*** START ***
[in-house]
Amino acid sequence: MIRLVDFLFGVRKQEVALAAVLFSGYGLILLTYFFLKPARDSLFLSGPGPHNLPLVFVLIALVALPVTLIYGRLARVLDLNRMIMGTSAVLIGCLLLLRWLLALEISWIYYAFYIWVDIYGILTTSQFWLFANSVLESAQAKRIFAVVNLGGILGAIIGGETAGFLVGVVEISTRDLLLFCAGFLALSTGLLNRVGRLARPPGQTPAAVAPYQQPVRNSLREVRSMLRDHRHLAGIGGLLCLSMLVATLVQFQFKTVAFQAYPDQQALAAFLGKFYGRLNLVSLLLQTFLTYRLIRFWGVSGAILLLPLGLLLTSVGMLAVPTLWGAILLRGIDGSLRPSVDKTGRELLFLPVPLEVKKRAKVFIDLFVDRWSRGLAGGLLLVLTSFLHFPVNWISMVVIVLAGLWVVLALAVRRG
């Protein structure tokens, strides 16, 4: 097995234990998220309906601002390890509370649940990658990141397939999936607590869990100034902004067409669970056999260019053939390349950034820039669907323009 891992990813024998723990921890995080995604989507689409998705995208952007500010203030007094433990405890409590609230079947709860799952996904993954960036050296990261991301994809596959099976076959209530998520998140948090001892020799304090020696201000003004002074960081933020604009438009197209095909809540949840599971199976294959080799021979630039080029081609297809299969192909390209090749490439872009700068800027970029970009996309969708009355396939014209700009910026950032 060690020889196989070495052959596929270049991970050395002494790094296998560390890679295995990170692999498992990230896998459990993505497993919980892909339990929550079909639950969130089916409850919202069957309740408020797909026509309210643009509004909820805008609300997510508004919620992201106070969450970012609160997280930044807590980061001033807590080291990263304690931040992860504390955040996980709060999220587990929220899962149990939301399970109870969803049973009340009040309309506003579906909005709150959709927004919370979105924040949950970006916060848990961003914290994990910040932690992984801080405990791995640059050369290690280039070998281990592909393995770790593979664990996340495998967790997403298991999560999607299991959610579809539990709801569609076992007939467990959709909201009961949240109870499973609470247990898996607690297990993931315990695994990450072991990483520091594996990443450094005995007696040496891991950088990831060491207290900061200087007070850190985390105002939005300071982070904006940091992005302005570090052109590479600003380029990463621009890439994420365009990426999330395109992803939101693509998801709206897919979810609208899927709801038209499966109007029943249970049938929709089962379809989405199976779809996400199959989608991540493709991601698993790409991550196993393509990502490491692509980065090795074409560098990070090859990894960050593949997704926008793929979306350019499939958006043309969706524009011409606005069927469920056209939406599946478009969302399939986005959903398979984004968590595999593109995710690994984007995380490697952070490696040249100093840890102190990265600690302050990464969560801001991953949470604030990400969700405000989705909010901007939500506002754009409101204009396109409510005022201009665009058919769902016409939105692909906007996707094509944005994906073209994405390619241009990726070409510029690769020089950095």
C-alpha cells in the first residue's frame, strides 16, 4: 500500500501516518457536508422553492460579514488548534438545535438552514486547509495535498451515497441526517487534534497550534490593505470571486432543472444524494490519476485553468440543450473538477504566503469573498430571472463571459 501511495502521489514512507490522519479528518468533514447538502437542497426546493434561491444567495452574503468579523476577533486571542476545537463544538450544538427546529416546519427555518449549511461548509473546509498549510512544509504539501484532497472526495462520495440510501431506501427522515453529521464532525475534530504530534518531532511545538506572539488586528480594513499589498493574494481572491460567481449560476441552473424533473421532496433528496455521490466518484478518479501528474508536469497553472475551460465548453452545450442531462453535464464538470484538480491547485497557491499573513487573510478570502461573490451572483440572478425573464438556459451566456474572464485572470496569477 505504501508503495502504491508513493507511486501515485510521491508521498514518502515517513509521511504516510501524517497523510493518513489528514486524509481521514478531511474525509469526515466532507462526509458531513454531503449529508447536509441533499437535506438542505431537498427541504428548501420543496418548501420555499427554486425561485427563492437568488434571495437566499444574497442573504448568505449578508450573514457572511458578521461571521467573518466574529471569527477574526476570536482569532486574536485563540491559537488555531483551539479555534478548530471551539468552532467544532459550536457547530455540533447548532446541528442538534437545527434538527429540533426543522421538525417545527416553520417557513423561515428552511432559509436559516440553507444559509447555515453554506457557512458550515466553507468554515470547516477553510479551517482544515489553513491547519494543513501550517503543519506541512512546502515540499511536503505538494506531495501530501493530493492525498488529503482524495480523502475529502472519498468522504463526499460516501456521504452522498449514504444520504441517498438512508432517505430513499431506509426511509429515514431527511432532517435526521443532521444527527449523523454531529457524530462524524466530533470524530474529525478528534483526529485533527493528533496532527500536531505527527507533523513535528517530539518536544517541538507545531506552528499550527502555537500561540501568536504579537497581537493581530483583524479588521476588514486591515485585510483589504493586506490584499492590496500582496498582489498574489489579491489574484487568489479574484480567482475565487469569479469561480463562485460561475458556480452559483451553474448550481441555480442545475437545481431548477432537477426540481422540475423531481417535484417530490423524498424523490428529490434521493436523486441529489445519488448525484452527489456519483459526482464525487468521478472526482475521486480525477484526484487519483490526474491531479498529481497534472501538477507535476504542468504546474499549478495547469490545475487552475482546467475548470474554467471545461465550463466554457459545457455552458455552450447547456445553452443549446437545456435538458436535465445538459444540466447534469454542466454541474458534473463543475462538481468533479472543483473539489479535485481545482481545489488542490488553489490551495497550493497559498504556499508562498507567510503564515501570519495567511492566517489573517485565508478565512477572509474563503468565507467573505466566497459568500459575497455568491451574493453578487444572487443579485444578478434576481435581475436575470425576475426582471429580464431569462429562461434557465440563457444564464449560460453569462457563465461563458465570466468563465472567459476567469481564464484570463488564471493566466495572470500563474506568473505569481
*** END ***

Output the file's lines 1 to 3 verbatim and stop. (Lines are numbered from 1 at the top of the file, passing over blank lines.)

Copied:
[in-house]
Amino acid sequence: MIRLVDFLFGVRKQEVALAAVLFSGYGLILLTYFFLKPARDSLFLSGPGPHNLPLVFVLIALVALPVTLIYGRLARVLDLNRMIMGTSAVLIGCLLLLRWLLALEISWIYYAFYIWVDIYGILTTSQFWLFANSVLESAQAKRIFAVVNLGGILGAIIGGETAGFLVGVVEISTRDLLLFCAGFLALSTGLLNRVGRLARPPGQTPAAVAPYQQPVRNSLREVRSMLRDHRHLAGIGGLLCLSMLVATLVQFQFKTVAFQAYPDQQALAAFLGKFYGRLNLVSLLLQTFLTYRLIRFWGVSGAILLLPLGLLLTSVGMLAVPTLWGAILLRGIDGSLRPSVDKTGRELLFLPVPLEVKKRAKVFIDLFVDRWSRGLAGGLLLVLTSFLHFPVNWISMVVIVLAGLWVVLALAVRRG
């Protein structure tokens, strides 16, 4: 097995234990998220309906601002390890509370649940990658990141397939999936607590869990100034902004067409669970056999260019053939390349950034820039669907323009 891992990813024998723990921890995080995604989507689409998705995208952007500010203030007094433990405890409590609230079947709860799952996904993954960036050296990261991301994809596959099976076959209530998520998140948090001892020799304090020696201000003004002074960081933020604009438009197209095909809540949840599971199976294959080799021979630039080029081609297809299969192909390209090749490439872009700068800027970029970009996309969708009355396939014209700009910026950032 060690020889196989070495052959596929270049991970050395002494790094296998560390890679295995990170692999498992990230896998459990993505497993919980892909339990929550079909639950969130089916409850919202069957309740408020797909026509309210643009509004909820805008609300997510508004919620992201106070969450970012609160997280930044807590980061001033807590080291990263304690931040992860504390955040996980709060999220587990929220899962149990939301399970109870969803049973009340009040309309506003579906909005709150959709927004919370979105924040949950970006916060848990961003914290994990910040932690992984801080405990791995640059050369290690280039070998281990592909393995770790593979664990996340495998967790997403298991999560999607299991959610579809539990709801569609076992007939467990959709909201009961949240109870499973609470247990898996607690297990993931315990695994990450072991990483520091594996990443450094005995007696040496891991950088990831060491207290900061200087007070850190985390105002939005300071982070904006940091992005302005570090052109590479600003380029990463621009890439994420365009990426999330395109992803939101693509998801709206897919979810609208899927709801038209499966109007029943249970049938929709089962379809989405199976779809996400199959989608991540493709991601698993790409991550196993393509990502490491692509980065090795074409560098990070090859990894960050593949997704926008793929979306350019499939958006043309969706524009011409606005069927469920056209939406599946478009969302399939986005959903398979984004968590595999593109995710690994984007995380490697952070490696040249100093840890102190990265600690302050990464969560801001991953949470604030990400969700405000989705909010901007939500506002754009409101204009396109409510005022201009665009058919769902016409939105692909906007996707094509944005994906073209994405390619241009990726070409510029690769020089950095």